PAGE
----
According to Jewish tradition, it was on this day that Amram married Jochebed, a union that led to the birth of Miriam, Aaron and Moses. As we know, Moses was born during a very dangerous and oppressive time if you were a Hebrew male. The king of Egypt had decreed all Hebrew males should be killed. It’s rather ironic and quite prophetic that, in the midst of this very dark time, God determined that Moses should be born. Instead of being destroyed by Pharaoh, he was saved from the water by the king’s daughter. Think of it: the one who would lead Israel from Egyptian bondage was adopted by the daughter and raised in the house of the man who tried to kill him. Moreover, his mother, Jochebed, was hired to care for him by the man who tried to kill him.
Scripture tells us that, given the opportunity, the Adversary will sow tares in the midst of the wheat, meaning that he will try to interrupt God’s plans by planting some type of corrupt influence in the midst of God’s people. In the story of Moses we see that the Creator will turn the tables and sow “wheat” in the midst of the “tares” and, in this particular case, have the tares foot the bill. Of course, only in time would Moses figure these things out. He had to come to the realization that he’d been placed in position to fulfill what God was calling him to do. As a child he had been hidden in plain sight but, at a certain point, who and what he was had to come forth for all to see. Moses was born for a particular reason and for a particular time. That concept reminds us of another similar story in the Scriptures — the story of Esther.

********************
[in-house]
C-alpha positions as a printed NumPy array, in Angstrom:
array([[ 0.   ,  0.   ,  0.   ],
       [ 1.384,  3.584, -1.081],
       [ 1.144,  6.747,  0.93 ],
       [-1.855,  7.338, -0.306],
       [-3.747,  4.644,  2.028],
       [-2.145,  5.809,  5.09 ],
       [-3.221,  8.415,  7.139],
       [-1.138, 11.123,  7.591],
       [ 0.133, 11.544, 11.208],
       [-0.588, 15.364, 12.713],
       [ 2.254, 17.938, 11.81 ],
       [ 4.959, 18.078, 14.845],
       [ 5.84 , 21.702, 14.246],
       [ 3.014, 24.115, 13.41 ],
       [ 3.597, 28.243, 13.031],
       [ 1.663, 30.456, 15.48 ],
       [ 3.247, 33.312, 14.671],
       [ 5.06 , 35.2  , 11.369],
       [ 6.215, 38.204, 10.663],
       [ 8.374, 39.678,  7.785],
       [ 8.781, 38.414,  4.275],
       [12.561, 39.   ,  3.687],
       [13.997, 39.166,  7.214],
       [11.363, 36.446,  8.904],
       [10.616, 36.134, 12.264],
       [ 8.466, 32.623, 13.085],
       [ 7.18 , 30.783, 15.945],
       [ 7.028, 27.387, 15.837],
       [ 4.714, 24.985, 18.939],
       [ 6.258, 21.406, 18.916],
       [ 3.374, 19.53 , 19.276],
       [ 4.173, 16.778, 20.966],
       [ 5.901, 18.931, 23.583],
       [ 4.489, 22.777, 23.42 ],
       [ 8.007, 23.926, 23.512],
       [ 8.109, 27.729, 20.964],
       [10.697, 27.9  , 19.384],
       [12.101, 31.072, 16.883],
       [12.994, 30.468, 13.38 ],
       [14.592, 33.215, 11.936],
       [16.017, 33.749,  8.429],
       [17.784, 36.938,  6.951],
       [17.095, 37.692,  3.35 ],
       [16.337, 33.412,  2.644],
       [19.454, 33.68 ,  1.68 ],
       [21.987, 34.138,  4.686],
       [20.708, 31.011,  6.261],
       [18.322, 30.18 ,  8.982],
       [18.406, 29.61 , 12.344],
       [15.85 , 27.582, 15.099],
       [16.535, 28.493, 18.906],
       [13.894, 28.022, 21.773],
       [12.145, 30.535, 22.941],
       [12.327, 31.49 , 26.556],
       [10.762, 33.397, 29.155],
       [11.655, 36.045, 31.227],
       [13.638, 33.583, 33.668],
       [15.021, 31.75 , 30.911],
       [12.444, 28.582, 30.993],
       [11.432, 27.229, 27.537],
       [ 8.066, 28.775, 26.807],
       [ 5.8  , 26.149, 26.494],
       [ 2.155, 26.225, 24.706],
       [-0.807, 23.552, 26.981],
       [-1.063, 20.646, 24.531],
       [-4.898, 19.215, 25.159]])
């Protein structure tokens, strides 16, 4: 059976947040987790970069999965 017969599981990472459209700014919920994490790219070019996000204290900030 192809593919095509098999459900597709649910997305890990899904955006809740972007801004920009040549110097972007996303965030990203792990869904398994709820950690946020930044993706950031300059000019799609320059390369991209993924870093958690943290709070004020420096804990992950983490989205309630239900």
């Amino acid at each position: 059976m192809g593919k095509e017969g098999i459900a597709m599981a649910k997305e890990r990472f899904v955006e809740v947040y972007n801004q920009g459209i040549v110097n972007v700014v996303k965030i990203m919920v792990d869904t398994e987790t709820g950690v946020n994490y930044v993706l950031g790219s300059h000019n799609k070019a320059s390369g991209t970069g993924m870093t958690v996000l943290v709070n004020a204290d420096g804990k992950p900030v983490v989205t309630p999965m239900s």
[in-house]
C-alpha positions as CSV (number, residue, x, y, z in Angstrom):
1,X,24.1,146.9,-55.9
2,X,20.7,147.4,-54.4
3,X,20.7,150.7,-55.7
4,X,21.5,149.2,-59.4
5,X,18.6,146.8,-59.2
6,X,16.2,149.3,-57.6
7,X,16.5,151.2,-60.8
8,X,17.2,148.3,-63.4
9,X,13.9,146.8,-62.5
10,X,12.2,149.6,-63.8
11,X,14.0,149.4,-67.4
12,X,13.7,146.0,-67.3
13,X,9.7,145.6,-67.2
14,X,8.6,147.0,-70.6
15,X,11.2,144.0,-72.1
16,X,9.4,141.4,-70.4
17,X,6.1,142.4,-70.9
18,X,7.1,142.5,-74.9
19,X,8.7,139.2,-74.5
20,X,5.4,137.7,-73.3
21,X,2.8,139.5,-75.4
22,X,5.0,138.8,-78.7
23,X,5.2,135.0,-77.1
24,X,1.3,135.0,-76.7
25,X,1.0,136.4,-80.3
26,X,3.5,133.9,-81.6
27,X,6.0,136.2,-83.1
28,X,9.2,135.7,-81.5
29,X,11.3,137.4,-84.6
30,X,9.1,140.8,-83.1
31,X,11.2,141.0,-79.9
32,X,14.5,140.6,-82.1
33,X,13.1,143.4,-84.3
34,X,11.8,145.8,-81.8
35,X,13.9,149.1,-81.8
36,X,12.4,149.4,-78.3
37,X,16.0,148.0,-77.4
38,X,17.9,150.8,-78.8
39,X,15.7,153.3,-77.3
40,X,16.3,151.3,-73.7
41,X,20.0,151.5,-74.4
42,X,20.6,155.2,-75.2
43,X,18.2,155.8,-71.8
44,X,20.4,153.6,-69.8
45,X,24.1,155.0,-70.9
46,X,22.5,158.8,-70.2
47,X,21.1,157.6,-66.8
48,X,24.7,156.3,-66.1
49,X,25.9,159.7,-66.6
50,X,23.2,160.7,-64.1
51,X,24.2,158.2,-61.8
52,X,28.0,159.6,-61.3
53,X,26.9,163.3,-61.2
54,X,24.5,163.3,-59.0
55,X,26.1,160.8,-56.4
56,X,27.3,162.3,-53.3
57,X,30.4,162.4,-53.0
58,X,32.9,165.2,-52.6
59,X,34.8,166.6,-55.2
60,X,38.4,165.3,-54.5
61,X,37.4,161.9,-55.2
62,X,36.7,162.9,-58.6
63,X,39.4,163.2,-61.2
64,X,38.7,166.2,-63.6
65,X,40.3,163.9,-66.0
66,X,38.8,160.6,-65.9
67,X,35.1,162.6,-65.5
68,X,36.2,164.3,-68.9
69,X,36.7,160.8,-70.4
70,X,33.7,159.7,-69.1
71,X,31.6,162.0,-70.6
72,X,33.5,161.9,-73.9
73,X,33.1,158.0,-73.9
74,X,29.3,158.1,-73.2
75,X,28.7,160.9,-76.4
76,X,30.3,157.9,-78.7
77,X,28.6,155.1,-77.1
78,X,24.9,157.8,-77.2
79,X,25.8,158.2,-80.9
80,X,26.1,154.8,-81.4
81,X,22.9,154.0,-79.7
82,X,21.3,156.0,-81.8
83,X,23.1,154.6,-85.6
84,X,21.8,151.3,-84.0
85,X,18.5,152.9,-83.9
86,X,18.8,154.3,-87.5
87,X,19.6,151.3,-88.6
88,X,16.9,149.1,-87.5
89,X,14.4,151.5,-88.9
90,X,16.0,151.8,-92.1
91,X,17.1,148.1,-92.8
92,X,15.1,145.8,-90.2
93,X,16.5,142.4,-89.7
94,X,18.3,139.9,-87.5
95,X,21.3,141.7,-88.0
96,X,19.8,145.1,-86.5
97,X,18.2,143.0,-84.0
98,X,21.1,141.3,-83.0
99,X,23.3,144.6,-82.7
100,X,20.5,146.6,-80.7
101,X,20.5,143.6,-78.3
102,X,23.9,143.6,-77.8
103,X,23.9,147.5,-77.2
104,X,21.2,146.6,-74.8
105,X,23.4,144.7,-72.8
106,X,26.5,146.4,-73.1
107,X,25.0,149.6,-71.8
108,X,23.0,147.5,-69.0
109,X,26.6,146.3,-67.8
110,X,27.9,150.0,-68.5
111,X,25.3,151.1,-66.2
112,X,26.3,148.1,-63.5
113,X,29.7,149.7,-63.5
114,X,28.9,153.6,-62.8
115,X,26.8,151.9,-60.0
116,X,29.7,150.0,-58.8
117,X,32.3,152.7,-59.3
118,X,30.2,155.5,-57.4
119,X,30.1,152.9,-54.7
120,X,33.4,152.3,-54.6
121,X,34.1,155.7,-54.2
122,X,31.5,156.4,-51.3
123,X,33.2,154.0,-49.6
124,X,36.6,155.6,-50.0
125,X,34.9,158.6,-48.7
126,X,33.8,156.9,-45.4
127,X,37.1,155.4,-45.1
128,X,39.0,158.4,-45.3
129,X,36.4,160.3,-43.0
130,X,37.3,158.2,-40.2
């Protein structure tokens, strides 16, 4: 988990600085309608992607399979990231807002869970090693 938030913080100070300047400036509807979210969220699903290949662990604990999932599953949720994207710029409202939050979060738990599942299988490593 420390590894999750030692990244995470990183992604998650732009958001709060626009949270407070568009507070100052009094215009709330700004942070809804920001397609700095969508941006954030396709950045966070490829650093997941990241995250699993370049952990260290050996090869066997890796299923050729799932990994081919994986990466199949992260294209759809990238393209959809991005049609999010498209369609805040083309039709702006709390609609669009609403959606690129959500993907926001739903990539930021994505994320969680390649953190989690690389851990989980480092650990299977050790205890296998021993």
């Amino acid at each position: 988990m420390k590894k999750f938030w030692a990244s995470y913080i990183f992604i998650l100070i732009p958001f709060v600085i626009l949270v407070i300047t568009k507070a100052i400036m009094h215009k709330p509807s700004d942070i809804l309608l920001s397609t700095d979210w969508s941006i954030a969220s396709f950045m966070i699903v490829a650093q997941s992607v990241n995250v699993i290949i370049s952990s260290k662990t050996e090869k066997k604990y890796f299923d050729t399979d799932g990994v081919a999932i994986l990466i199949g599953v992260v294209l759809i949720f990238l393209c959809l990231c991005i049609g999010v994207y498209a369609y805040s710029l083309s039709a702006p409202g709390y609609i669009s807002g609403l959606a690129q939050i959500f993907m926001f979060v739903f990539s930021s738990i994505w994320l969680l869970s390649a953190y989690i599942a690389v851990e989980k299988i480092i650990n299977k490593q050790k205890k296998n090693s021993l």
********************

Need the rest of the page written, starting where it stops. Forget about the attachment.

Her actual name was Hadassah but her Jewish identity was concealed from the Persians; as far as they knew, she was Queen Esther. But just as it was with Moses, at the appointed time, her true identity was made known so that her people — God’s people — could be saved. After learning of a plot to destroy the Jewish people, her kinsman, Mordecai, sends word to Esther that she has the opportunity to make a difference. He raises the question of whether she has been placed in this position of influence at this particular time for a specific reason:
“For if you altogether hold your peace at this time, then shall their enlargement and deliverance arise to the Jews from another place; but you and your father’s house shall be destroyed: And who knows whether you are come to the kingdom for such a time as this.” (Esther 4:14)
In a manner of speaking, Mordecai told Esther — in fact, all of us — that God is going to have His way with us or without us. Like Esther, God places us in strategic positions, at times, for an important purpose, most often for the benefit of His people. Eventually, events and circumstances will arise that present an opportunity for us to fulfill that purpose. When the time comes, we have to decide whether or not we will have the courage to step into what the Creator has orchestrated for us.
You and I may never live lives as dramatic as Moses and Esther but, nevertheless, we were all created for a purpose. Whatever the circumstances are that have led us to this point in life, it’s up to us to discern His will for today and every day. In spite of the hazards and obstacles that might confront us, when the door of opportunity is opened to us, we must step into His will and purpose for our lives. It might be intimidating but we must remember that, perhaps, we have come into the Kingdom “for such a time as this.”